cover image SWAN PLACE


Augusta Trobaugh, . . Dutton, $22.95 (288pp) ISBN 978-0-525-94688-5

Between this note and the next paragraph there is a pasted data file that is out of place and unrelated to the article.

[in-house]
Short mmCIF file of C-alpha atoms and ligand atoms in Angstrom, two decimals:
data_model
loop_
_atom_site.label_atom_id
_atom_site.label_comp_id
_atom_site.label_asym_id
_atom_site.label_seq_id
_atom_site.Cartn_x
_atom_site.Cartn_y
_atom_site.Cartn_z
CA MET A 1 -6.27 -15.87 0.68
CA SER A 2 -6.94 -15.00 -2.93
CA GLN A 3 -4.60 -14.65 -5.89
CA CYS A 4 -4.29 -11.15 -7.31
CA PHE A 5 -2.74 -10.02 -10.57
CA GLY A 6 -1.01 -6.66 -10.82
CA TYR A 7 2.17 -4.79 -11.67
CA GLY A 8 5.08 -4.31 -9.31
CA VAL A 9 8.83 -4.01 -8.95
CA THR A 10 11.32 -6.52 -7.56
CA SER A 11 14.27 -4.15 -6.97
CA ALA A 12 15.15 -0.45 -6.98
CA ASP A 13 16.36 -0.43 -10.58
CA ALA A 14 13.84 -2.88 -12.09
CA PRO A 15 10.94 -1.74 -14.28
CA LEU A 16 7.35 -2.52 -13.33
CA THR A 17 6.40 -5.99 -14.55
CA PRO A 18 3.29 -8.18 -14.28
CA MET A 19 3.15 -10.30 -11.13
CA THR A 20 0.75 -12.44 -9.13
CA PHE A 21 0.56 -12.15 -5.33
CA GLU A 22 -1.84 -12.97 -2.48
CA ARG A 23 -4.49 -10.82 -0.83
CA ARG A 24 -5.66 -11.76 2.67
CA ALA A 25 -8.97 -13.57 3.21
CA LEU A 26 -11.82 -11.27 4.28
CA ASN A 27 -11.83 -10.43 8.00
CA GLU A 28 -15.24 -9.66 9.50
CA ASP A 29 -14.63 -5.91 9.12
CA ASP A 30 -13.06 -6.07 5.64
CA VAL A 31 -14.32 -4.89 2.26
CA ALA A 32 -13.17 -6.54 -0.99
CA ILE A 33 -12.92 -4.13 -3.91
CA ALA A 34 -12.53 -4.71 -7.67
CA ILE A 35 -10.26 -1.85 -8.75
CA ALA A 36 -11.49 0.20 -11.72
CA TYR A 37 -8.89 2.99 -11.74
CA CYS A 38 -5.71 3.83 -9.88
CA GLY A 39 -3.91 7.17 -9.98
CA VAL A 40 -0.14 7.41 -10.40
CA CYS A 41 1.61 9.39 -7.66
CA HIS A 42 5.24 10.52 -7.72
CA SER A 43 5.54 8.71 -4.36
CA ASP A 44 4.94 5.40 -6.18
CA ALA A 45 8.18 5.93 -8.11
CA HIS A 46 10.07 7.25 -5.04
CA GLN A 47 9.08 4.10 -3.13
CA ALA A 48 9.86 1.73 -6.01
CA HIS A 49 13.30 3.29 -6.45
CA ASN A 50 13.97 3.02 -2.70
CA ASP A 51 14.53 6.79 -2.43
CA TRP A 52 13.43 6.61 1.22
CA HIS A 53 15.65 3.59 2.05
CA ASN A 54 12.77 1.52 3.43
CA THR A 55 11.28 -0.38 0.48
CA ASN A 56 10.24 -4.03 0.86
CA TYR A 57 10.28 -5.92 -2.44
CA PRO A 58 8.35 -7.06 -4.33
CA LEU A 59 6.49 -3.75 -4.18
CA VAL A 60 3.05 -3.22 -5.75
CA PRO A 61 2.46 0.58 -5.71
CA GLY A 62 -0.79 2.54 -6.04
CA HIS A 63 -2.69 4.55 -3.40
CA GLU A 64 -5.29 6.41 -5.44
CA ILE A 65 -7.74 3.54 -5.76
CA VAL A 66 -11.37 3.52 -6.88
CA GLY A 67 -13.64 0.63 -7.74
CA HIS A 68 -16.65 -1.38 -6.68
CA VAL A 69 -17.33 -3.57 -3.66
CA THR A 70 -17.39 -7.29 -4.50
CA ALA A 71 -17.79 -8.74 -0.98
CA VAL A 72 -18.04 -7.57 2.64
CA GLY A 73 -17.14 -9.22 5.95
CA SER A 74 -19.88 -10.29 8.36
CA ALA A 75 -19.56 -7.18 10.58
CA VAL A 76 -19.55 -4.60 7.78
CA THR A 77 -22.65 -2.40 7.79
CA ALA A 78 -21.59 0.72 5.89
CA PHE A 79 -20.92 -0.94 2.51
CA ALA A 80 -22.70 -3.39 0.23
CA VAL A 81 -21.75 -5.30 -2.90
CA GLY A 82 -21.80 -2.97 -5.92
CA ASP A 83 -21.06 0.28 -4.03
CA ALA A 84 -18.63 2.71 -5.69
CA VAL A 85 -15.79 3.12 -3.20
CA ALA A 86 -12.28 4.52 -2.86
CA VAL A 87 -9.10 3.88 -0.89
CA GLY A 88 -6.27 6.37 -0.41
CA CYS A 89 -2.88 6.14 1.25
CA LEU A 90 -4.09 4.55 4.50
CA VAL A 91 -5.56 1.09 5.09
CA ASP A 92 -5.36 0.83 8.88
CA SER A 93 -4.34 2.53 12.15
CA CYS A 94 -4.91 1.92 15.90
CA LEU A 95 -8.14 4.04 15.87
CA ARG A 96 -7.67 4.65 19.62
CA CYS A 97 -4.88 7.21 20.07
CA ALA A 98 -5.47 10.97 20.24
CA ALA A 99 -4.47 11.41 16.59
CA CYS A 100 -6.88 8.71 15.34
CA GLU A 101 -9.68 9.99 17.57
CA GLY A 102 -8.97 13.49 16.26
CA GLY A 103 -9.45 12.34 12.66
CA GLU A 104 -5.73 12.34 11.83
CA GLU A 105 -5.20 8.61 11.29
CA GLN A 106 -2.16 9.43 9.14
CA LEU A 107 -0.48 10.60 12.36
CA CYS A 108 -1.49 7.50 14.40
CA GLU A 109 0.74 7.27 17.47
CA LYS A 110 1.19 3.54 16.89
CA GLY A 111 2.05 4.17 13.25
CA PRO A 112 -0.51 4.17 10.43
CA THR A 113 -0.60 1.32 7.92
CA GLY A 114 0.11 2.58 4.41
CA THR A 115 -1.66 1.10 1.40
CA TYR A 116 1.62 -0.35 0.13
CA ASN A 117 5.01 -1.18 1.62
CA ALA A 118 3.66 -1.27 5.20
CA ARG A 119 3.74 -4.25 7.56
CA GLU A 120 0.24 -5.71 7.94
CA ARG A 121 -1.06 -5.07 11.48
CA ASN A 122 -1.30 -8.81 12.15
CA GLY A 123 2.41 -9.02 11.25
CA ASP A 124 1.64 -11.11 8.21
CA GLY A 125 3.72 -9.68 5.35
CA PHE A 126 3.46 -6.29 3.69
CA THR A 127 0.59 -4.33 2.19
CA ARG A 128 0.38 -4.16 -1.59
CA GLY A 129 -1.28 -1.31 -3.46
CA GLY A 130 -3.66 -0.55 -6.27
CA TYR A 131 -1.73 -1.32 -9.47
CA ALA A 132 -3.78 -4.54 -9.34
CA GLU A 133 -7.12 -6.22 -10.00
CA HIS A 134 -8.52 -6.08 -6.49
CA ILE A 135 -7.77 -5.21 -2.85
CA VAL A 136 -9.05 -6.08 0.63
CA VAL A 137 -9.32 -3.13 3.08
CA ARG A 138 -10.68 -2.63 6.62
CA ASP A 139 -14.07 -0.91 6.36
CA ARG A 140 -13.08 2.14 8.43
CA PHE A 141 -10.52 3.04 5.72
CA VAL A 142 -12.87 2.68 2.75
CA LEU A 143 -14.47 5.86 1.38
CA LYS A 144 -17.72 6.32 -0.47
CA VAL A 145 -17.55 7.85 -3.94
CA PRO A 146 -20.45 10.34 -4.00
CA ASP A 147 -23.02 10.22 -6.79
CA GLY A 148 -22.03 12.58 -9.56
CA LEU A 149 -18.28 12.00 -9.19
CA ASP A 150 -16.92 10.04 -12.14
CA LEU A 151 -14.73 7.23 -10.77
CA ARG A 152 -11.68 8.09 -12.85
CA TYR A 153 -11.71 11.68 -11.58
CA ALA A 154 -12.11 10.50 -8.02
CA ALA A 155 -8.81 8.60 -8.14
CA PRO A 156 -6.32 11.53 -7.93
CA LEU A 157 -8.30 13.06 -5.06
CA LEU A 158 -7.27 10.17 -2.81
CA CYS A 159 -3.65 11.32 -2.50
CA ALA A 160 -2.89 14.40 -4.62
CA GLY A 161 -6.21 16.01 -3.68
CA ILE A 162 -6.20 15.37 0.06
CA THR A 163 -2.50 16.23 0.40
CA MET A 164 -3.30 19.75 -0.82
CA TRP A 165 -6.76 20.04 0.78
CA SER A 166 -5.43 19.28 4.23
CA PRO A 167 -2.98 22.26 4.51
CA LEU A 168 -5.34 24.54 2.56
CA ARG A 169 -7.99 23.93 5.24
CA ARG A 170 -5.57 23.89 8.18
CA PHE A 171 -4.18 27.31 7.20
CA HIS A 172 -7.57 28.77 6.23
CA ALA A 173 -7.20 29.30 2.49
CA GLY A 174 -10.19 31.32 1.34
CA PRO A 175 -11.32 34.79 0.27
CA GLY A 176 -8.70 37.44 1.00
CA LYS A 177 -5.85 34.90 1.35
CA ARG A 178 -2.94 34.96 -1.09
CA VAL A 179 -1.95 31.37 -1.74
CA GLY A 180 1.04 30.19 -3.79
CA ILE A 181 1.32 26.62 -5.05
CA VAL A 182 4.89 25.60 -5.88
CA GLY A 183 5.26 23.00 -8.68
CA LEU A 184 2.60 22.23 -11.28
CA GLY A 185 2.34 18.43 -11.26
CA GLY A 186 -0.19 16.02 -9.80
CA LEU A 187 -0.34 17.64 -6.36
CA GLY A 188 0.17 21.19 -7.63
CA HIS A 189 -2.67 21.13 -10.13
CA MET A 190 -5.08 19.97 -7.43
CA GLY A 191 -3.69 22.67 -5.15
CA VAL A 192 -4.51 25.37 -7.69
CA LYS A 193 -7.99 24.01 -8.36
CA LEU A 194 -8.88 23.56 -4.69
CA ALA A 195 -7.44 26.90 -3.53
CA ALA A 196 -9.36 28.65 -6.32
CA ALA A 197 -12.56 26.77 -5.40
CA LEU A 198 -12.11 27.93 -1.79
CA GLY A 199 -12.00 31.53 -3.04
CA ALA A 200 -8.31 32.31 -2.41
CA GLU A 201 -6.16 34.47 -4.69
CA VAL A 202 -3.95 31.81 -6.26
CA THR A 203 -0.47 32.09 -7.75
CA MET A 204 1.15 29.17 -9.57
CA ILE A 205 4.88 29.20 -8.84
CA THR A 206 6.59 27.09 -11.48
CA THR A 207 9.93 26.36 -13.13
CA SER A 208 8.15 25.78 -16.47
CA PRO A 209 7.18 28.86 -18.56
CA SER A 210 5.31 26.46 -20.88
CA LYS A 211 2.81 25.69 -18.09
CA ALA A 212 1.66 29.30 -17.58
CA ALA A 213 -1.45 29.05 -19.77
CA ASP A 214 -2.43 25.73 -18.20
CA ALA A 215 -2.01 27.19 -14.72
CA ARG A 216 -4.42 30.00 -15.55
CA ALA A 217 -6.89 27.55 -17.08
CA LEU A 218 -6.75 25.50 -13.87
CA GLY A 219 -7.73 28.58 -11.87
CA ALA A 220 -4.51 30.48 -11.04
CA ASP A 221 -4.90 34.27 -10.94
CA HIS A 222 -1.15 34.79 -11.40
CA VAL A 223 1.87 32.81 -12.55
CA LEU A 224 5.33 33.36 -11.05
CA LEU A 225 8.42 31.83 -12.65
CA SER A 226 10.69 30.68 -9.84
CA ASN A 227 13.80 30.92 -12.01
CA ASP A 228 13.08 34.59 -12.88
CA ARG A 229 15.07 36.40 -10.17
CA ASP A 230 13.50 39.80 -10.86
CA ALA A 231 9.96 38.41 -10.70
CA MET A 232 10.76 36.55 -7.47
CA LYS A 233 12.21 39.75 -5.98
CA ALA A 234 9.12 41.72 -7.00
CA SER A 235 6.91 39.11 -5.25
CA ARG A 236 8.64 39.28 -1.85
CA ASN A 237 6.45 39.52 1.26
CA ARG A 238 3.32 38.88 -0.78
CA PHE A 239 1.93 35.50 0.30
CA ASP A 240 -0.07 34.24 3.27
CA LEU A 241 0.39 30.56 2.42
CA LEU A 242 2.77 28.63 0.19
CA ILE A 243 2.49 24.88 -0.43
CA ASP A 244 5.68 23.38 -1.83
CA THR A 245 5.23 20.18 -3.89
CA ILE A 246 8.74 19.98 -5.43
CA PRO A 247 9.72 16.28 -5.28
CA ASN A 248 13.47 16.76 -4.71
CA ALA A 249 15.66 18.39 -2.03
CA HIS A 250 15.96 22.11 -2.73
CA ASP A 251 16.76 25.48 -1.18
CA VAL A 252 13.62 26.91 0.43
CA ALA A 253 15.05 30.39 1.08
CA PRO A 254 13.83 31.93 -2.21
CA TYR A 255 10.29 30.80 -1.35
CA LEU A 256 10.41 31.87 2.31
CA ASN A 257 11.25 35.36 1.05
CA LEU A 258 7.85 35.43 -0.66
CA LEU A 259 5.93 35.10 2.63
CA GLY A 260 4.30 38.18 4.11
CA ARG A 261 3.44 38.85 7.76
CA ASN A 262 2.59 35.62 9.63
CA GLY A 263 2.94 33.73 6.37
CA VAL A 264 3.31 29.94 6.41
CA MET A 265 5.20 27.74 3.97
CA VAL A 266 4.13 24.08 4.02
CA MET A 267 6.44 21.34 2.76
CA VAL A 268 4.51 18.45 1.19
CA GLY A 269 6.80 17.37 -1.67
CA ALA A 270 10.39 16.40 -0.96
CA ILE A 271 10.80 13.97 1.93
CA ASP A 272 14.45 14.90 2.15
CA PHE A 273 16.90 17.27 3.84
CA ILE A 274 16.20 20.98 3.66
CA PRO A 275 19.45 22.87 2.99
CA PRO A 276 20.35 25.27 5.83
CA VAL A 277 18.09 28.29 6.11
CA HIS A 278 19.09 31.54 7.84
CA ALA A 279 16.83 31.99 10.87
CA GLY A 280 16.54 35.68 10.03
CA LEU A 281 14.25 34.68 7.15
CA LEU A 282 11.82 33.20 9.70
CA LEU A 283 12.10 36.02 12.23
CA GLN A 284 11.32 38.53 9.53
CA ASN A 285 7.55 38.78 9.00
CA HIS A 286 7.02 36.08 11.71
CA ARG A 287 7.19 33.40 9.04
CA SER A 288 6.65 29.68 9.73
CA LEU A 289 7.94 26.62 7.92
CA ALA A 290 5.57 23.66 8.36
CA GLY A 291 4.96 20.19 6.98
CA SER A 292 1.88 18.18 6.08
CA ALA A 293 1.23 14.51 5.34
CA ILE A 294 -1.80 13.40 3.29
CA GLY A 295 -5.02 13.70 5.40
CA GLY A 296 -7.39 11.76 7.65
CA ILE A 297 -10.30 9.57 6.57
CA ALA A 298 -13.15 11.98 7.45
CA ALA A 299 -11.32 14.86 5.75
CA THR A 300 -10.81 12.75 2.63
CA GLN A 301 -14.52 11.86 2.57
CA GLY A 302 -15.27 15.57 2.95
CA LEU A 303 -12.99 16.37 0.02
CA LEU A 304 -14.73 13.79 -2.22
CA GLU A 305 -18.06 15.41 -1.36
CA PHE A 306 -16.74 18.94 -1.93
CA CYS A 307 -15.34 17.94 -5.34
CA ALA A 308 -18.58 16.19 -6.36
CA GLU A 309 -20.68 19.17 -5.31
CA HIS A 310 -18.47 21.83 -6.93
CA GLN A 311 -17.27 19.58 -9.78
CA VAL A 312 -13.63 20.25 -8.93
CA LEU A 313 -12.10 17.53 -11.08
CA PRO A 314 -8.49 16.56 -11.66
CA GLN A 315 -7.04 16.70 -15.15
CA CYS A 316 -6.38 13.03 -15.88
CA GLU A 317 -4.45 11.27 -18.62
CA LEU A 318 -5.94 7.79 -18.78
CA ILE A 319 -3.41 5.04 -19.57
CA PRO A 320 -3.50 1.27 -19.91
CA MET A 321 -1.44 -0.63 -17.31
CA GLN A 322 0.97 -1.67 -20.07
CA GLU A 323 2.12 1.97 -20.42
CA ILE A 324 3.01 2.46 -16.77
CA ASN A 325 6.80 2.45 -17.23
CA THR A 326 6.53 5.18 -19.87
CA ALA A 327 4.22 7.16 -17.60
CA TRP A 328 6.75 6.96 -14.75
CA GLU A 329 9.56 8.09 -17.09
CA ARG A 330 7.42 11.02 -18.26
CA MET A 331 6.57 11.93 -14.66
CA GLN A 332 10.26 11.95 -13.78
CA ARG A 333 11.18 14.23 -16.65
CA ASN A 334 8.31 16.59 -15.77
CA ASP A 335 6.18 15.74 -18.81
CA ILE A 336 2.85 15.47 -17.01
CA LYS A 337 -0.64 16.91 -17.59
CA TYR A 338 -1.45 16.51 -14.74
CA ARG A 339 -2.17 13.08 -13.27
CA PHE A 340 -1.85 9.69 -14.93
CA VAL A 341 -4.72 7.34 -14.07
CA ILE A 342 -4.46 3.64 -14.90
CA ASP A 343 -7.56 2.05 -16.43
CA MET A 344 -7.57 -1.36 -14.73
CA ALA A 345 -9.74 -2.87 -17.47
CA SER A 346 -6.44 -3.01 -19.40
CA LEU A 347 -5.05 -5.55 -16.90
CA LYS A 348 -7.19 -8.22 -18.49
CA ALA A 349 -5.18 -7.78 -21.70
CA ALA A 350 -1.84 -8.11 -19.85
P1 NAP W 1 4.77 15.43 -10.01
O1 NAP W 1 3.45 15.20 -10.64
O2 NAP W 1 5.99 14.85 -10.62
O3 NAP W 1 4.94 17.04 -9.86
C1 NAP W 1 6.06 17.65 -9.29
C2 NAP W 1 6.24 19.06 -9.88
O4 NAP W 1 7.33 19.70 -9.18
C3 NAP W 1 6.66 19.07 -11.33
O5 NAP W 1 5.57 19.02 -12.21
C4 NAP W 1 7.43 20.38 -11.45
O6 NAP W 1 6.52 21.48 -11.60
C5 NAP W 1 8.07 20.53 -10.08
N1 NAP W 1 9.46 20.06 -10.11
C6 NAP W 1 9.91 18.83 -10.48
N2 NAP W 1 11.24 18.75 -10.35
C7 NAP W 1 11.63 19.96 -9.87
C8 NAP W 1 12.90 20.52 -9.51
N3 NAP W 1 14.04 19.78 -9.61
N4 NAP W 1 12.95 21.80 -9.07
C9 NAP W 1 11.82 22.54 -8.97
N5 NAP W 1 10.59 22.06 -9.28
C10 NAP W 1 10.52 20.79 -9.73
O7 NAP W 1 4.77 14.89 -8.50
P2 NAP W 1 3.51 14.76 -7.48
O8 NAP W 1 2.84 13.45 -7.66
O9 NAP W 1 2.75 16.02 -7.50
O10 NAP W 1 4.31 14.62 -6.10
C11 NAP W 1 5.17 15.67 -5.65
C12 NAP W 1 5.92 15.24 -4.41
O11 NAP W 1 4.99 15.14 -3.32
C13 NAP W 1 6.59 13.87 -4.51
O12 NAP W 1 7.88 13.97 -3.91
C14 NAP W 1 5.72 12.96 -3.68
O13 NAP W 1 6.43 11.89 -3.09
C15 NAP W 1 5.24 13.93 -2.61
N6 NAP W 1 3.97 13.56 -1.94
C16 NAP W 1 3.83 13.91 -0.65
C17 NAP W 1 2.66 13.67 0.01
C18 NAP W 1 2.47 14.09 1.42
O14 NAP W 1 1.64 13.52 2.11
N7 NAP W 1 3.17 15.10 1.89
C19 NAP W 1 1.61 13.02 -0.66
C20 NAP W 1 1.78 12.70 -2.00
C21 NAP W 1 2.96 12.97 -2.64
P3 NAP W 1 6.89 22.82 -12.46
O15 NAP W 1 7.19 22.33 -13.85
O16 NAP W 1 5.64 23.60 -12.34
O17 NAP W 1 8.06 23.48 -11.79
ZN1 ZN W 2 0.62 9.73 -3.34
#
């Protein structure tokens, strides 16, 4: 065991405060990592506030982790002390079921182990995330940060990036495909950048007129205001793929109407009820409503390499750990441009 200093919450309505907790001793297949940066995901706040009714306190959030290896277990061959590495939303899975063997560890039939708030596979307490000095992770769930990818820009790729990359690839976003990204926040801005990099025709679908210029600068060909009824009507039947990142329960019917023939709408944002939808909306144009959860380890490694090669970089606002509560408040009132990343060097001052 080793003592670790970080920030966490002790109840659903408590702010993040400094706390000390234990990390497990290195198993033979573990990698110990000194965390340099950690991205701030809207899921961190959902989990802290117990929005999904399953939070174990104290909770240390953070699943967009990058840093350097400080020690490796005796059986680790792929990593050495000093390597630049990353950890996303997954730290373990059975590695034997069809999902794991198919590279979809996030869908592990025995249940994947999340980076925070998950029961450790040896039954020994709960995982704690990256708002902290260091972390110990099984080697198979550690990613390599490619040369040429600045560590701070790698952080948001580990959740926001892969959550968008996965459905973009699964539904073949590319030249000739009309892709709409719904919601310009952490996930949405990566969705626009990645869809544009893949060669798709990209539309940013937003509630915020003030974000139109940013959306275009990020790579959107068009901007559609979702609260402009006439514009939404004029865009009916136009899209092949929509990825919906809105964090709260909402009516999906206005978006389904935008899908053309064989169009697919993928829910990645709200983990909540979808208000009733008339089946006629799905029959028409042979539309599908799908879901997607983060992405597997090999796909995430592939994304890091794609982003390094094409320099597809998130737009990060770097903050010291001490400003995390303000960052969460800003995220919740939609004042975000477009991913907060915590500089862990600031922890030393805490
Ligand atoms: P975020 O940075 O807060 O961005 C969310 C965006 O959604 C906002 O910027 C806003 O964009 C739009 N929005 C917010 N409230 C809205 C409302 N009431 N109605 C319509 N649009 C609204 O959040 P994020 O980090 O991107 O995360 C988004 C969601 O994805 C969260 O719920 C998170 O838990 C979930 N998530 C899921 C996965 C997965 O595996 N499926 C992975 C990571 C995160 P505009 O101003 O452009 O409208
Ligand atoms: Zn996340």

Trobaugh delivers another solid novel of smalltown life below the Mason-Dixon line (after Sophie and the Rising Sun). As in past fictions, Trobaugh's supreme skill is her command of character. Dove, her 14-year-old heroine, is younger than previous Trobaugh women but no less richly drawn. Life in the smalltown South throws a lot of hardships her way. The death of Dove's sweet and fun-loving Mama (who leaves their dry county to go "honky-tonking" with her husband every Saturday night) is followed by a rapid succession of upheavals—from her stepfather's grim car accident to a visit from her deadbeat father to revelations about her real parentage—that threaten to pull the plot toward schmaltzville. Dove refuses to crumble, taking care of herself and her younger siblings—and rescuing the story from melodrama. With touching dignity, she is determined to keep together her evolving family, which includes at various points not only her siblings but a stepmother young enough to be her sister, her stepmother's baby and a devoutly Christian aunt. Dove's perseverance is believable: she voices fears and insecurities while clinging to her pride, learning to accept the support offered by other women and awakening to the fulfillment that reading and writing can bring. Though her prose is a little syrupy in places, Trobaugh manages to make her characters both inspirational and down-to-earth. (Oct.)